2 MIN READ
My 20-Year-Old Just Moved Back After Roommate Drama. How Do I Kick Him Out?
My 20-year-old son had been living on his own for about a year when he had some MAJOR roommate drama and had to move back home. Prior to moving home, he had been having money issues, and I had lended him around $2,000, of which none has been repaid.
Since he moved home, we've discussed that this is a temporary option and he must focus on getting his money together to move out. He's been paid twice since being home and blown through all of it!
I am trying to help, but he's just seeing it as nagging and rolls his eyes, which pisses me off. How can I help him without it being just a big fight? I don't want to have to kick him out, but he's been living here with meals for free for a month and hasn't saved a cent! Any books or online classes or support groups you can suggest?
-Wanting My Guest Room Back
I know, I know: You were really excited to be an empty nester, and now this kid is back already?
Since he’s only 20, he gets a pass on the boomerang act. Rumor has it that adolescence lasts until 24 now anyway. Sorry, sorry, sorry.
The safety net you’ve offered, both financial and physical, may be painful for you both now, but it can help prevent worse financial issues down the line. You’d rather have him at home owing you $2,000 at age 20 than have him show up at age 29 owing you $14,000, right? Right.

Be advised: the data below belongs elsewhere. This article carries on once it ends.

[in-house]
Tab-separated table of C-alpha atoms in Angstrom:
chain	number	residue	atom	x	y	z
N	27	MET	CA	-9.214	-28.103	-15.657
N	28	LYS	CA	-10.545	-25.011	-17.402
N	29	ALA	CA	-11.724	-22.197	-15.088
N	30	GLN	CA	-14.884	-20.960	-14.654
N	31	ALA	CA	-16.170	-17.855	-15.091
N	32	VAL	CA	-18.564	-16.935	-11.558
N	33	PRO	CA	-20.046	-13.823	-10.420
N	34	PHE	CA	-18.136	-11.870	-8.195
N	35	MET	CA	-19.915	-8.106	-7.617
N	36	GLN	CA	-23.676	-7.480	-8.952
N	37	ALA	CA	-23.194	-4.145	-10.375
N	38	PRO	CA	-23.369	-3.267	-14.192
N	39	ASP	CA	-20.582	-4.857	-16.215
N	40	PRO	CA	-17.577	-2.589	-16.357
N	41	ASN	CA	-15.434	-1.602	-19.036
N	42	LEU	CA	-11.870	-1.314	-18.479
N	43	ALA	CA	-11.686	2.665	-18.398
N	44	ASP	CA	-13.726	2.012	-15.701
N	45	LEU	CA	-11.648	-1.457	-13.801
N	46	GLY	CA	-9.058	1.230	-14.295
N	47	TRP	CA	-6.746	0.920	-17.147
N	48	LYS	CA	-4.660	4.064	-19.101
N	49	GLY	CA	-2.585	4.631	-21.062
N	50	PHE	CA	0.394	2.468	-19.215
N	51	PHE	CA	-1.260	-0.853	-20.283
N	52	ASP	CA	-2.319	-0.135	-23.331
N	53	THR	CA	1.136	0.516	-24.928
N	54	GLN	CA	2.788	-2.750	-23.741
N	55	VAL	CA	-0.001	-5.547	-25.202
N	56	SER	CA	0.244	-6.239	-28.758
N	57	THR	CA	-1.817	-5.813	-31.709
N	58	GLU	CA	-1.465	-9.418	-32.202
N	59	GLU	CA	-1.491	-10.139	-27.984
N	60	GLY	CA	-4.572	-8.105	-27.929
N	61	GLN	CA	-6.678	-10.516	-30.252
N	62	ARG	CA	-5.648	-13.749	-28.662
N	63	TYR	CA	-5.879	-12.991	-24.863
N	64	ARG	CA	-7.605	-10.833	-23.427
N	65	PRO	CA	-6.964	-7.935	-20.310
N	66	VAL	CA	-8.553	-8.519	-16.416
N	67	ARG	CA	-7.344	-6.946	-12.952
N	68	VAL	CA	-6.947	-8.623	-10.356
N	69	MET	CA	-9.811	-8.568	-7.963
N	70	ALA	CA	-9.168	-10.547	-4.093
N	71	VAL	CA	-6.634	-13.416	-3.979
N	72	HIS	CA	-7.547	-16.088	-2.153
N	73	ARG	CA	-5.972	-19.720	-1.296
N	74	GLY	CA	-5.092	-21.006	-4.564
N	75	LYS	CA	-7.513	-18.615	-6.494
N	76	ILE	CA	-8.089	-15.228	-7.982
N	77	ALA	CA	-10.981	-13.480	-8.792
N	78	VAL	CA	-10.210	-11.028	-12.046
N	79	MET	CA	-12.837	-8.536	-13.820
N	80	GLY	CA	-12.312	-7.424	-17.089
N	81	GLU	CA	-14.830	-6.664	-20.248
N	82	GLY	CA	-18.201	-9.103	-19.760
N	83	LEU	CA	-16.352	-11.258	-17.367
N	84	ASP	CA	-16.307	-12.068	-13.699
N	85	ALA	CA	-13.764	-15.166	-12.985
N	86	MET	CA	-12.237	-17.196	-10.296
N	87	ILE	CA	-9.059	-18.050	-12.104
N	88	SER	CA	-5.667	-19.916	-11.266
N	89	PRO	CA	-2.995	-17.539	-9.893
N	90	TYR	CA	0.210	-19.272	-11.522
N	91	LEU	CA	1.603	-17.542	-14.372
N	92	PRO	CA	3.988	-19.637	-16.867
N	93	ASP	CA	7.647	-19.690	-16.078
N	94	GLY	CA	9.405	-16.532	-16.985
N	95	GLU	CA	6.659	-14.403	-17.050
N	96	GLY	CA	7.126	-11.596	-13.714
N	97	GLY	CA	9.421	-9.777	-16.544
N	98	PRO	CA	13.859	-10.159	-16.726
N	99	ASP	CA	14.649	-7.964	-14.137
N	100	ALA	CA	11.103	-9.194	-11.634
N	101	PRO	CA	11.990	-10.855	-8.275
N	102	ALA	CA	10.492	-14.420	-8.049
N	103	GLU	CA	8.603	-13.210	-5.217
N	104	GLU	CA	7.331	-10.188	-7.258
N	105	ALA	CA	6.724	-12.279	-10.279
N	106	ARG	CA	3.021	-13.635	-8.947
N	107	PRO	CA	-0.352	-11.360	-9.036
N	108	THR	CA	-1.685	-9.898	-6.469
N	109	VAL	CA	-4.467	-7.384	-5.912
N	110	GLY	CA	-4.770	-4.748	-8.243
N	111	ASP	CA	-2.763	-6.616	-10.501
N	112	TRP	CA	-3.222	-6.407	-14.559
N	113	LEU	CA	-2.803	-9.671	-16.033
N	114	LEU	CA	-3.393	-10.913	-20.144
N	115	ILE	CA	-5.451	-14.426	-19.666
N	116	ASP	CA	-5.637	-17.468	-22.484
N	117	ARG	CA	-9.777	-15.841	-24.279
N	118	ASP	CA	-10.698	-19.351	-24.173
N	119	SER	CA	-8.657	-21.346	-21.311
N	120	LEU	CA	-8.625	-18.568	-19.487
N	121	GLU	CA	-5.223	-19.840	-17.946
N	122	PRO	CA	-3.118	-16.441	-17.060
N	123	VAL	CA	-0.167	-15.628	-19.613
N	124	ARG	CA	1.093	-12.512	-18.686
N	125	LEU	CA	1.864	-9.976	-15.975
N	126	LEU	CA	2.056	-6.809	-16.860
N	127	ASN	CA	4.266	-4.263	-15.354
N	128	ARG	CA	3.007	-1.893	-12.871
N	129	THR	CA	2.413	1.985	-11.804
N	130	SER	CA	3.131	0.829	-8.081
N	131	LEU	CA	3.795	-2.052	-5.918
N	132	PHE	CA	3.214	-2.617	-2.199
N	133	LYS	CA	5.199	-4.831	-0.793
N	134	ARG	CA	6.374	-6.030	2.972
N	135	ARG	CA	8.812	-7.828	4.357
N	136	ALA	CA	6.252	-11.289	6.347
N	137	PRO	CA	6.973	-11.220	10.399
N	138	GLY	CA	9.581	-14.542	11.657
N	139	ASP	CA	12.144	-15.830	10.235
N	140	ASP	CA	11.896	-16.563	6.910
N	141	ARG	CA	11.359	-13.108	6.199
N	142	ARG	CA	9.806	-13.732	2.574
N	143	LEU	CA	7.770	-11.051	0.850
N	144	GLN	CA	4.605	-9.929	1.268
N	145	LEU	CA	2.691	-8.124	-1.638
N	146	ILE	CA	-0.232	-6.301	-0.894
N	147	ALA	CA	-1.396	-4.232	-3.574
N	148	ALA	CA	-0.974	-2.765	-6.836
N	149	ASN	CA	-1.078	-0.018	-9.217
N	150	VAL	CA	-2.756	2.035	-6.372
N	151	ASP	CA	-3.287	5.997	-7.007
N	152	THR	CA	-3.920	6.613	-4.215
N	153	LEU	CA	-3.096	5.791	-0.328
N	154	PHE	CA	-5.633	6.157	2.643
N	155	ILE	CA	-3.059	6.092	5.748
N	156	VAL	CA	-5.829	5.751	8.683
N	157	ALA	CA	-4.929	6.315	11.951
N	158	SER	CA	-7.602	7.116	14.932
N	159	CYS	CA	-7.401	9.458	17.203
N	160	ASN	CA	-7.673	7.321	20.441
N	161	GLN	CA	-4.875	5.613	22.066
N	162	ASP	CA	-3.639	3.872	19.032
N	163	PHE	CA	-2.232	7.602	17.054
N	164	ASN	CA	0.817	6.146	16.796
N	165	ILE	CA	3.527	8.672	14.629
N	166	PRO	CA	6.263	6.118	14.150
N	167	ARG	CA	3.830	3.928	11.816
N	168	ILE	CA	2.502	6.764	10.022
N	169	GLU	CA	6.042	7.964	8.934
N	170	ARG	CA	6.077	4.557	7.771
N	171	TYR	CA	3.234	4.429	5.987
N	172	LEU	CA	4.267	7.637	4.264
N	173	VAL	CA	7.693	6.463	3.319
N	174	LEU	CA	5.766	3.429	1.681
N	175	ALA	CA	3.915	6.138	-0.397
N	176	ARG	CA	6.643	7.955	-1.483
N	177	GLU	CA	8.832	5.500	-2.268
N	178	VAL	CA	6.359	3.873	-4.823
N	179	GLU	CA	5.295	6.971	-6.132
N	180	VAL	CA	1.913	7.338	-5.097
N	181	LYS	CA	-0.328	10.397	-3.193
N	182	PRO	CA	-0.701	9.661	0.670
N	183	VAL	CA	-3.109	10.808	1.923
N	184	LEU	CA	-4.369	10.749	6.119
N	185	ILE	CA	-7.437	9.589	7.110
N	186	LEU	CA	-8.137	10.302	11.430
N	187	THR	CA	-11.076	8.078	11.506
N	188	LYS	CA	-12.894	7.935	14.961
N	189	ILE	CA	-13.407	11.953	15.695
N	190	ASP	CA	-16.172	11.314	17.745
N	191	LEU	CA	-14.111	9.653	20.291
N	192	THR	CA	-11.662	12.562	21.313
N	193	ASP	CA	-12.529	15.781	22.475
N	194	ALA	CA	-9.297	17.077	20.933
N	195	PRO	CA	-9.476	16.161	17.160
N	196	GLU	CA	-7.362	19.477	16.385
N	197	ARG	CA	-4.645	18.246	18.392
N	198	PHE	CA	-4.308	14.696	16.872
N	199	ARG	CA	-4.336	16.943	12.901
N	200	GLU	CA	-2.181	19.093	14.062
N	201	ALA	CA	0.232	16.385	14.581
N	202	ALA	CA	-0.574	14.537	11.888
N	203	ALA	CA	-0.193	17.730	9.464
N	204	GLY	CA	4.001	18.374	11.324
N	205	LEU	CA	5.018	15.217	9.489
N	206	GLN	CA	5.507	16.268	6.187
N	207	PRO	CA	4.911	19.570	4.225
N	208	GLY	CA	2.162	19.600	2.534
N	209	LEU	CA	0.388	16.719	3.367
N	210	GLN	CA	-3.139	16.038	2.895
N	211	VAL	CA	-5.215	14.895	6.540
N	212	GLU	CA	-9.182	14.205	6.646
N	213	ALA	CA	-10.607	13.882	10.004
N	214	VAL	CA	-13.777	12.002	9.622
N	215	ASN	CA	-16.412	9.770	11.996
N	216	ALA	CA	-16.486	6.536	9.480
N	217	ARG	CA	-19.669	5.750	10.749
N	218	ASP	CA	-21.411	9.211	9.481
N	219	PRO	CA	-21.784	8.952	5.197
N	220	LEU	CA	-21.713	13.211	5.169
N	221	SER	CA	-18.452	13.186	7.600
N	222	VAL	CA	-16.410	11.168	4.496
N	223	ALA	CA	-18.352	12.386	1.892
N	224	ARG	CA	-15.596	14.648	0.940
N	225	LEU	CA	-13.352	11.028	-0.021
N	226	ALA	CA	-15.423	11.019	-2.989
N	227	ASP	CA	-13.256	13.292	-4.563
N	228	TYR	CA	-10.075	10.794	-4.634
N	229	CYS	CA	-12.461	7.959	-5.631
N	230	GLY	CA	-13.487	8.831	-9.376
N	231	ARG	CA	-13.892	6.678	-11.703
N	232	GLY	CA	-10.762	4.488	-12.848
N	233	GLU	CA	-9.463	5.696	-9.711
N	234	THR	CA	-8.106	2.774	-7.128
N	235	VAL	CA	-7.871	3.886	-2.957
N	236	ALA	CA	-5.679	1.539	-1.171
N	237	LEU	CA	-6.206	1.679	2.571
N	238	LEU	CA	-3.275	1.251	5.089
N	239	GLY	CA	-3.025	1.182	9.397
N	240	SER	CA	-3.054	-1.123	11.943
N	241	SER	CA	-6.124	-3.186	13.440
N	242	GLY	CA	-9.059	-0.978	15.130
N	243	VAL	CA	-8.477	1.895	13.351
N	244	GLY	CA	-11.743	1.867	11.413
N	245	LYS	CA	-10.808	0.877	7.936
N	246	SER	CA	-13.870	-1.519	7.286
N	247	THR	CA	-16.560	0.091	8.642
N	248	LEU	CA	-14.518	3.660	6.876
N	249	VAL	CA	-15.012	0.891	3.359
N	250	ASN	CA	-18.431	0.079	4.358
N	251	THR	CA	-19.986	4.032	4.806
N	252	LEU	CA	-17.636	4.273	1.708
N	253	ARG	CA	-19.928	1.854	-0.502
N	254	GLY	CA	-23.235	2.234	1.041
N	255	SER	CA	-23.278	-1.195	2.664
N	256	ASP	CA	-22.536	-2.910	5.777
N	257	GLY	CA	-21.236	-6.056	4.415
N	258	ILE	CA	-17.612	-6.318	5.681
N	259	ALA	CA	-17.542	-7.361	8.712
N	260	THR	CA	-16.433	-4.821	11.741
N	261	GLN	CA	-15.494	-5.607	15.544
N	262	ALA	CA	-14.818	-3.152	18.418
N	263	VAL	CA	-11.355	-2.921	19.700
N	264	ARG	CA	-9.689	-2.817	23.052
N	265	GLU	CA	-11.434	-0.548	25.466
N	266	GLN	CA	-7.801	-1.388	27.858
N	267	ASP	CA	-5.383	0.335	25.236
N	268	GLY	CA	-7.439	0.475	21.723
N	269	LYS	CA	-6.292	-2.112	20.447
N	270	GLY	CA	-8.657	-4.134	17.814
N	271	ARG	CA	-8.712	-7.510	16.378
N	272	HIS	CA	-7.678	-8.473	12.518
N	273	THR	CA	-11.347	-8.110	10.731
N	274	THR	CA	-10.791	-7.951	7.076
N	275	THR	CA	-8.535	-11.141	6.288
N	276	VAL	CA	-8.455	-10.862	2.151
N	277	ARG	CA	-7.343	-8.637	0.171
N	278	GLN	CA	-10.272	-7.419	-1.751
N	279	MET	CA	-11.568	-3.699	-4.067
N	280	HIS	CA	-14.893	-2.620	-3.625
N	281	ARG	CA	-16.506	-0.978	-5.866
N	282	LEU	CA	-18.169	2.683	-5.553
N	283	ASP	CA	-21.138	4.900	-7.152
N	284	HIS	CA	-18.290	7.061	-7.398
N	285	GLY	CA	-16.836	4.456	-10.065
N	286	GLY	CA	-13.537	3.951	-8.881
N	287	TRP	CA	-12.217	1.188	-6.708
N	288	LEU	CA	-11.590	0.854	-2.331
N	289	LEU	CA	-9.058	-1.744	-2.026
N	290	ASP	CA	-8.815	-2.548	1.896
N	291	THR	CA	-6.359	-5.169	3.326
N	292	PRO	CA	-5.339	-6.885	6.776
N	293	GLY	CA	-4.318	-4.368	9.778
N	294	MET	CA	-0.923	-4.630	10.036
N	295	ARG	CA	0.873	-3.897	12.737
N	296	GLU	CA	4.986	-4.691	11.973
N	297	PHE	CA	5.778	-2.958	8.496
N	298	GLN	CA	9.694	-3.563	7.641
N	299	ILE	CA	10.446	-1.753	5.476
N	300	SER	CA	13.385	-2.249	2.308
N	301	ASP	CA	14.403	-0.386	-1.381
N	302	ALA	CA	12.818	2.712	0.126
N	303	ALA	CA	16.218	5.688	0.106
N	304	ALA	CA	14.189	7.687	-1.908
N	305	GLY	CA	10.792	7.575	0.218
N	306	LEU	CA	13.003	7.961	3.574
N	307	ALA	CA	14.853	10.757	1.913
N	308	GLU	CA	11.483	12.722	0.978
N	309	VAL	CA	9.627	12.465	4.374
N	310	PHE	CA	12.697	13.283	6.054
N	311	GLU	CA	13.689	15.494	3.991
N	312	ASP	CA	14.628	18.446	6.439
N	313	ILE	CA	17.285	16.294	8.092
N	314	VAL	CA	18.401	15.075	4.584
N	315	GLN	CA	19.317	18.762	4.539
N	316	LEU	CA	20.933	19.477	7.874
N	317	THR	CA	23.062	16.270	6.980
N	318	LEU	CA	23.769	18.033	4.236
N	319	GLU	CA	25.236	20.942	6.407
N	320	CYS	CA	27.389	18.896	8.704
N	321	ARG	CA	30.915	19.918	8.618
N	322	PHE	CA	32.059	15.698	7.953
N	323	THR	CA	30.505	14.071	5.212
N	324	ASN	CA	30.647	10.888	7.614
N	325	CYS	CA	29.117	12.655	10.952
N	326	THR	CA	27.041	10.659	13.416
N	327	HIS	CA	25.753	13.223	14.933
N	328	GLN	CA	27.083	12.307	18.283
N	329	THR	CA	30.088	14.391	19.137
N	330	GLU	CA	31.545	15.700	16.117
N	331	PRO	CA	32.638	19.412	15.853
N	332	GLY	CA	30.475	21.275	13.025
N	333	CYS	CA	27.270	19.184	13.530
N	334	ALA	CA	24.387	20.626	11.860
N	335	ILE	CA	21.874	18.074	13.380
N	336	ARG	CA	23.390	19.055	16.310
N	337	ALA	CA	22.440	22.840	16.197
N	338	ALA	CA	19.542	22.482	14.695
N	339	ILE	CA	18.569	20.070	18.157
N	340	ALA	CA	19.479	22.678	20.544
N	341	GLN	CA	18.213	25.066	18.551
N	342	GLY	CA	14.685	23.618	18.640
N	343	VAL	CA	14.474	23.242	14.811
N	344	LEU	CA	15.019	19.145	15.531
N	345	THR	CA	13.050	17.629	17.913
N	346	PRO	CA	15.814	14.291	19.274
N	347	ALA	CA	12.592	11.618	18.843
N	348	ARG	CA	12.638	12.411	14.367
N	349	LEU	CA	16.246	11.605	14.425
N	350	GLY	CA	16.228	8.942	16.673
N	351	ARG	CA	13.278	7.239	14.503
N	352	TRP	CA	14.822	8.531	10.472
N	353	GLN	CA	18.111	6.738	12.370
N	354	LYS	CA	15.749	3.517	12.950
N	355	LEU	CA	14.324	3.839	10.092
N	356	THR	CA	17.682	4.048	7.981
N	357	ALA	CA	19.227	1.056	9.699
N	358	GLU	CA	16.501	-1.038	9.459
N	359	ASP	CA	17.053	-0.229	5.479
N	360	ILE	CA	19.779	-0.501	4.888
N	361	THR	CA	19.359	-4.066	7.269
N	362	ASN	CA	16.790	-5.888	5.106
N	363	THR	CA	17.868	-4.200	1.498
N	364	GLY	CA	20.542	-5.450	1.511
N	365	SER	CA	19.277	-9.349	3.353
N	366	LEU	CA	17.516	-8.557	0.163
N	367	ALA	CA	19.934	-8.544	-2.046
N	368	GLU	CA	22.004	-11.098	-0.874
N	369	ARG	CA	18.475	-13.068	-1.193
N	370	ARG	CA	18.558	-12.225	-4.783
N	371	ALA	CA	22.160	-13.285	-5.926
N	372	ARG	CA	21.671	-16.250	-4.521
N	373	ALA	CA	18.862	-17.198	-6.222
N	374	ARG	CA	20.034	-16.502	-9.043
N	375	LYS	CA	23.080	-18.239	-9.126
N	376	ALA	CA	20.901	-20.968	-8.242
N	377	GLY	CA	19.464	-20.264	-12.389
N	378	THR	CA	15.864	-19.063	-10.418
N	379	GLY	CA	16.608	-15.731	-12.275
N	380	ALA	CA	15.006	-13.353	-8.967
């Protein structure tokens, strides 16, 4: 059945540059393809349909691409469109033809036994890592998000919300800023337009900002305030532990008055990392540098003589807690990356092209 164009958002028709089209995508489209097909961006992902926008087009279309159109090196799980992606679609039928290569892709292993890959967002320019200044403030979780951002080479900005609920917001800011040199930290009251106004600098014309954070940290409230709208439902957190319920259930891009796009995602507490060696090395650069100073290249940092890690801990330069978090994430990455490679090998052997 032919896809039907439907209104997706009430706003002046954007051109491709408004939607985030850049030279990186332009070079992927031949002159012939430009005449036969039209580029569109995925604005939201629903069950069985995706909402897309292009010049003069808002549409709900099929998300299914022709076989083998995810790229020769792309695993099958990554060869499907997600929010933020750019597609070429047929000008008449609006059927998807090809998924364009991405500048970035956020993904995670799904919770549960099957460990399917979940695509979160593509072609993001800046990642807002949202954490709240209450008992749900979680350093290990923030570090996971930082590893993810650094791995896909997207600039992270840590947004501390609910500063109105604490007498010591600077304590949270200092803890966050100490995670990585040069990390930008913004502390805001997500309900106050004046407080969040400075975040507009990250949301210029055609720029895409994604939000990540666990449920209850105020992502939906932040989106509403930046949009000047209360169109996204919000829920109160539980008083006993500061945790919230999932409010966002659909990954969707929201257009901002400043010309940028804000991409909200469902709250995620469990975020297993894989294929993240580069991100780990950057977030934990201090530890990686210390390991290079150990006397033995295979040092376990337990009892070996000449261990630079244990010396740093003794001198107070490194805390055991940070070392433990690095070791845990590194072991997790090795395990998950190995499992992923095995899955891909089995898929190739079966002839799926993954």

How much of your helping has been asking him questions versus lecturing him? He came home as a reprieve from financial stress and roommate stress, and he’s probably still decompressing from both. So it’s time for a softer approach — way softer. Ask him what he’d like to do next or where he sees himself in six months. The answers may surprise you. The answers may surprise him.
But that conversation — let’s be honest, do it over pizza — can help you figure out a plan that works for both of you. If he plans to stay a while, he’ll need to contribute to household expenses and pay back his debts over time. If he wants out, the idea of being ready with a security deposit for a place of his own or anxiety about his existing debt to you may be holding him back from asking you for help or advice.
You’re never going to get your guest room back for real if you don’t plan ahead as a team; you’ll always be nervous that he’ll have another misstep and boomerang right back to your place. Again.
Your struggling offspring may find solace in this list of money to-dos for twentysomethings. For a budgeting plan that won’t make his eyes glaze over, try the 50/20/30 budget that allows for flexibility in three main categories: essentials, money goals and personal spending.
He’s only 20. He needs a plan and someone he trusts to help him make one. Yes, you will want to put your fist through the dining room table if he rolls his eyes one more time. But if you drop your own attitude and preconceptions for a bit, he may drop his attitude as well. And that’s a good step forward.
Have an awkward money dilemma? Send it to [email protected].
Disclaimer: Chosen questions and featured answers will appear in The Penny Hoarder’s “Dear Penny” column. I won’t be able to answer every single letter (I can only type so fast!). We reserve the right to edit and publish your questions. Don’t worry — your identity will remain anonymous. I don’t have a psychology, accounting, finance or legal degree, so my advice is for general informational purposes only. I do, however, promise to give you honest advice based on my own insights and real-life experiences.